the symptoms
• Understanding schizophrenia
• genes could also play a part in schizophrenia
• 1 in 100 are more than likely going to be diagnosed
with schizophrenia
• 1 in 10 among those who have an afflicted sibling or
parent will be diagnosed with schizophrenia
• 1 in 2 that have an identical twin with schizophrenia
will be diagnosed with schizophrenia
• the environment does not seem to affect the chance of
twins being diagnosed with schizophrenia
• Understanding schizophrenia
• physiological factors do not cause
schizophrenia alone
• what scientist do believe is that some of us
are born predisposed to react differently to
psychological triggers of schizophrenia
Mood Disorders
• Mood disorders- psychological disorders
characterized by emotional extremes
• mood disorders come in two principal forms:
1. major depressive
2. bipolar disorder
• we all have felt depressed before
– often times we have felt more depressed during the
darker months than the lighter ones
• we all have felt depressed about the future,
dissatisfied with our lives, or isolated from others
Mood Disorders
• Major Depressive Disorder
• depression is the common cold of psychological
– it is pervasive but not as serious as others
• even though phobias are more common, depression is
the number one reason people seek mental health
• it is the leading cause of disability worldwide
• depression is a response to past and current loss
• to feel bad in reaction to profoundly sad events is to
be in touch with reality
Mood Disorders
• Major Depressive Disorder
• depression is a survival tool
• it slows us down, avoids attracting predators, restrains
futile effort, and evokes support
• the line separating normal downs from major
depression is difficult to draw
• between the temporary blue moods we all experience
and the crushing impact of major depression is a
condition called dysthymic disorder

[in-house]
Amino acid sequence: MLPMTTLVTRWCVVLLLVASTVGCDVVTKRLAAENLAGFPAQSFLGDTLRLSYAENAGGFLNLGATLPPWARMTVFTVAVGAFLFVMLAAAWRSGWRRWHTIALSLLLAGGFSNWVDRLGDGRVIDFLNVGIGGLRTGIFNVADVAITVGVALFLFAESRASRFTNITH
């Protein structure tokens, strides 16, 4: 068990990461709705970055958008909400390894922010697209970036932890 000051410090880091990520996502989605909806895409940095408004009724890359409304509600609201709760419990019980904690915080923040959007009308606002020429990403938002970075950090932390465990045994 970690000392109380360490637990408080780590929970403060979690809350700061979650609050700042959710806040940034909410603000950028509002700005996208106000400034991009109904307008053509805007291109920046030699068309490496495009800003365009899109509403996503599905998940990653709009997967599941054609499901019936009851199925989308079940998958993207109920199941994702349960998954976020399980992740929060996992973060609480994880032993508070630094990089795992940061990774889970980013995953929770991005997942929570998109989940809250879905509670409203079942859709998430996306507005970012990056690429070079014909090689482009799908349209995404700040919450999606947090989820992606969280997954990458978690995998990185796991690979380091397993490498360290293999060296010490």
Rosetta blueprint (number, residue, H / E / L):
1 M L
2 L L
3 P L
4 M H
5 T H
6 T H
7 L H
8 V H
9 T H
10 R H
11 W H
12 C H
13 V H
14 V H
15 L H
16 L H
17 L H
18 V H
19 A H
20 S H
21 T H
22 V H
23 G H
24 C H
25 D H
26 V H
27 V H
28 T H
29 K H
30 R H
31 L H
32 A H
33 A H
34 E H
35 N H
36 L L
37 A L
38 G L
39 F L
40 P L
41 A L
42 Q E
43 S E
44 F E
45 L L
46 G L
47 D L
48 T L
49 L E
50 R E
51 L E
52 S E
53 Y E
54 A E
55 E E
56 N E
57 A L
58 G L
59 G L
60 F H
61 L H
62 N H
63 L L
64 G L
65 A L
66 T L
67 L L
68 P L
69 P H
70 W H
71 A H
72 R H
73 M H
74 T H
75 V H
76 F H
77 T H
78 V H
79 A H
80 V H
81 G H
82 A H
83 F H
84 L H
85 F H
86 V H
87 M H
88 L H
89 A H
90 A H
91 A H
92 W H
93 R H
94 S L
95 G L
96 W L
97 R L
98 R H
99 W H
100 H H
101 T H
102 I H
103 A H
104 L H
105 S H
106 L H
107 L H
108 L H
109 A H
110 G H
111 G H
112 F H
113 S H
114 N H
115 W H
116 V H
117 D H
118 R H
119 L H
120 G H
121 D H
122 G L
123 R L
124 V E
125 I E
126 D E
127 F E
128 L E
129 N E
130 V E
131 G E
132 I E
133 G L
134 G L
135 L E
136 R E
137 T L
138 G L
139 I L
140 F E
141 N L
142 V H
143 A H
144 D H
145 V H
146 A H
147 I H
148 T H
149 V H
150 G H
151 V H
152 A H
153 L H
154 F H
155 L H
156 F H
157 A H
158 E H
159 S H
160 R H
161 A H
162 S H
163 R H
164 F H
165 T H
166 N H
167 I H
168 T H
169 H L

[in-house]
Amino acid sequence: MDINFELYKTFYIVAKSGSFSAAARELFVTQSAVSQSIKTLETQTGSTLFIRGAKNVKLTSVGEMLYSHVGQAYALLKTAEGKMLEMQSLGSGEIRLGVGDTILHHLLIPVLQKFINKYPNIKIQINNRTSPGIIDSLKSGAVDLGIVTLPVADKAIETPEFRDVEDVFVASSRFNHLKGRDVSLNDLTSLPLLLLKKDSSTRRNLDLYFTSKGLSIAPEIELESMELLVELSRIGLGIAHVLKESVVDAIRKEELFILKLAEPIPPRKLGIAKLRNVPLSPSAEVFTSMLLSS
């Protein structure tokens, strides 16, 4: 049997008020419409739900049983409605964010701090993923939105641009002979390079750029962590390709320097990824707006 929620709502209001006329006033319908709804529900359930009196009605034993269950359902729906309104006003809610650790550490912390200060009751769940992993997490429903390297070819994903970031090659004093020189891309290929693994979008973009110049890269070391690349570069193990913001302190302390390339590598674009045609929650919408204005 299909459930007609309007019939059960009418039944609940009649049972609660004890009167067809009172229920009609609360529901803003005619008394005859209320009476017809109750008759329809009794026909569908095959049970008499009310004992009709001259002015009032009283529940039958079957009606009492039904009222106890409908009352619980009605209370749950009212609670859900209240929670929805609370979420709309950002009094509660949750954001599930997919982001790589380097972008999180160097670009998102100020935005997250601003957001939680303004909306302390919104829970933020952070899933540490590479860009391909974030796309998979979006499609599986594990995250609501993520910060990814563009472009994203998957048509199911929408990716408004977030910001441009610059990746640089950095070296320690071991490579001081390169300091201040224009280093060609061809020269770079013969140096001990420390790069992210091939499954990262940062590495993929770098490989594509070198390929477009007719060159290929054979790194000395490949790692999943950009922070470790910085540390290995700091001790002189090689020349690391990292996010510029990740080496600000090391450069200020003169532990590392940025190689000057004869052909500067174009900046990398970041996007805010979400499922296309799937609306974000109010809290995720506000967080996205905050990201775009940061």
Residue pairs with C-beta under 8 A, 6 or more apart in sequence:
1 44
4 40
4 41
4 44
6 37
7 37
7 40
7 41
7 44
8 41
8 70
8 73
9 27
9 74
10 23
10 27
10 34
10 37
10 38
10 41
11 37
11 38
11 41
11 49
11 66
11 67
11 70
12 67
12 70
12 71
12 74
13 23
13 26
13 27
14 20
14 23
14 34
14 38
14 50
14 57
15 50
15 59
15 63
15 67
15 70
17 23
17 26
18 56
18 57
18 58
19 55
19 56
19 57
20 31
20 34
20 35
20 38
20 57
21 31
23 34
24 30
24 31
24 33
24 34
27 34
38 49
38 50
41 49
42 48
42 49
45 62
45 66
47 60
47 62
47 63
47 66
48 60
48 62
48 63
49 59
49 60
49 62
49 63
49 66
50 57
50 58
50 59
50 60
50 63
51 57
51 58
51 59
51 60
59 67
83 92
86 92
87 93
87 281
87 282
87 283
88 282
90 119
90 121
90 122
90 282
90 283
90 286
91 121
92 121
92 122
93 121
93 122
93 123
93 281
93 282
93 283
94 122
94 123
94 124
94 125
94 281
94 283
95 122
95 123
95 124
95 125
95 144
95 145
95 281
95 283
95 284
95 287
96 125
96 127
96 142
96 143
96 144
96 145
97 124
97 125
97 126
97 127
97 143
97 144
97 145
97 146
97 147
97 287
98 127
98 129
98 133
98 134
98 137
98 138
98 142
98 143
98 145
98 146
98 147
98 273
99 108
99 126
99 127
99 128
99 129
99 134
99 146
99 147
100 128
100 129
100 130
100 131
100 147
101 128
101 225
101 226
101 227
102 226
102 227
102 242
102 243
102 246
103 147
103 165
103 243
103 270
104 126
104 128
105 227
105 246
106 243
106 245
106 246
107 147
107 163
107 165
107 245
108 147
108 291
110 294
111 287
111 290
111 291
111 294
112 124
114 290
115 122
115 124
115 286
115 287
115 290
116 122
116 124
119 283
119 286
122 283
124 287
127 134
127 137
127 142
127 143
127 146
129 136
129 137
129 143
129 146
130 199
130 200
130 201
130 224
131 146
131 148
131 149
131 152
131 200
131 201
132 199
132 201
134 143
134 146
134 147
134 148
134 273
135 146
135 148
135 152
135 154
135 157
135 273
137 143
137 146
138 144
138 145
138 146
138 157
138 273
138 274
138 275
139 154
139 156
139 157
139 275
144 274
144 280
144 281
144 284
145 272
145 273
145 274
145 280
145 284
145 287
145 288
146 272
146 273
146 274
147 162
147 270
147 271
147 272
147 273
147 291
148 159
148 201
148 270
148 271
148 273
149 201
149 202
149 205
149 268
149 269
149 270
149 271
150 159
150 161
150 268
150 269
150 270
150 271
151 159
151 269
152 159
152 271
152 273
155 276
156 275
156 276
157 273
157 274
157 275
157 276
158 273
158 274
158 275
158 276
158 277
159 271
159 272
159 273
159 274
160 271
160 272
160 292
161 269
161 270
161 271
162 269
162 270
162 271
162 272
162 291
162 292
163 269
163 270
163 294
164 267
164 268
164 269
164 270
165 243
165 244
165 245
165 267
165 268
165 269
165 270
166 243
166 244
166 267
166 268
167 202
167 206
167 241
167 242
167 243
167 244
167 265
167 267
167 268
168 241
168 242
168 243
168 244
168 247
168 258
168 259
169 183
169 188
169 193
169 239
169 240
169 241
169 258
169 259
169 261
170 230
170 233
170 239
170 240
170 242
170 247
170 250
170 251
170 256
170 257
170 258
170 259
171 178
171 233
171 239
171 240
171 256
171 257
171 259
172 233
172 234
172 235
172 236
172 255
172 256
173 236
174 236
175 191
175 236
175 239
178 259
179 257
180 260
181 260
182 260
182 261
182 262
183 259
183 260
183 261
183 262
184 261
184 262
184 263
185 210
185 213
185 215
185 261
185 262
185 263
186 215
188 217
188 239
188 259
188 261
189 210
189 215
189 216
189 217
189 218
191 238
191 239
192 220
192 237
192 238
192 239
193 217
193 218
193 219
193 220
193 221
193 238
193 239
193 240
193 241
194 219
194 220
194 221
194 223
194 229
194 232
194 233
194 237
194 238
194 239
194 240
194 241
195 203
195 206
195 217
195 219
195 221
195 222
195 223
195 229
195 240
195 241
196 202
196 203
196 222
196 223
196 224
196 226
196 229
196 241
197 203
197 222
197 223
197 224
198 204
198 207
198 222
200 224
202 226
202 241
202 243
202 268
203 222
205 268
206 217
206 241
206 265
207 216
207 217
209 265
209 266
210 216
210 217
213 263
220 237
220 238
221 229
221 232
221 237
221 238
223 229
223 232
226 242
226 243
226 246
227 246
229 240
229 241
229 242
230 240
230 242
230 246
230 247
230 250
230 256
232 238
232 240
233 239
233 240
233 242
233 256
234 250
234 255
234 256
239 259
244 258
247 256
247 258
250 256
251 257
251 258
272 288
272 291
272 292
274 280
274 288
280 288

– a down-in-the-dumps mood that fills most of the day,
nearly every day, for two years or more
Mood Disorders
• Major Depressive Disorder- a person, for no
apparent reason, experiences two or more
weeks of depressed moods, feelings of
worthlessness, and diminished interest or
pleasure in most activities
Mood Disorders
• Bipolar Disorder
• with or without therapy episodes of major
depression usually end, and people will
temporarily return to their normal behavior
• some people rebound to the opposite emotional
extreme of manic episode
– marked by a hyperactive, wildly optimistic state
• mania is like living in fast forward
• alternation between depression and mania
signals biploar disorder
Mood Disorders
• Bipolar Disorder
• during the manic phase of bipolar disorder, the
person is typically overtalkative, overactive,
– they also have little need for sleep, fewer sexual
– can also speak loudly, flighty, and are hard to interrupt
– they will show grandiose optimism and self esteem
– may make reckless investments, go on spending
sprees, and do unsafe things
Mood Disorders
• Bipolar Disorder
• people during the manic phase do not like advice but
they need protection from their own poor judgment
• the energy and free-flowing thinking of mania can fuel
• bipolar is common among creative artists
• creative professionals who rely on emotional
expression and vivid imagery are more prone to bipolar
• bipolar is much less common than depression
• it affects 1 percent of the population
• it affects as many men as women
Mood Disorders
• Explaining mood disorders
• in a depressed mood, we expect our team to lose, our
grades to fall, and our love to fail
• nearly half the time depressed people exhibit
symptoms of another disorder, such as anxiety or drug
or alcohol use
• women are more vulnerable to passive disorders like
depression and anxiety
• men are more vulnerable to active disorders
• when women get sad they often get more sad than
men and when men get mad, they often get more mad
than women
Mood Disorders
• Explaining mood disorders
• in a depressed mood, we expect our team to lose, our
grades to fall, and our love to fail
• nearly half the time depressed people exhibit
symptoms of another disorder, such as anxiety or drug
or alcohol use
• women are more vulnerable to passive disorders like
depression and anxiety
• men are more vulnerable to active disorders
• when women get sad they often get more sad than
men and when men get mad, they often get more mad
than women
Mood Disorders
• Explaining mood disorders
• in North America, today's young adults are three
times as likely as their grandparents to report
having recently suffered depression
• depression is a whole body disorder
– it involves genetic predispositions, biochemical
imbalances, melancholy mood, and negative thougts
• the risk of major depression and bipolar disorder
increases if you have a depressed parent or
Mood Disorders
• Explaining mood disorders
• norepinephrine is overabundant during mania
and scarce during depression
– it increases arousal and boosts mood
• most people with a history of depression are also
habitual smokers
– often times smoking is a way to self medicate
• serotonin is also scarce during depression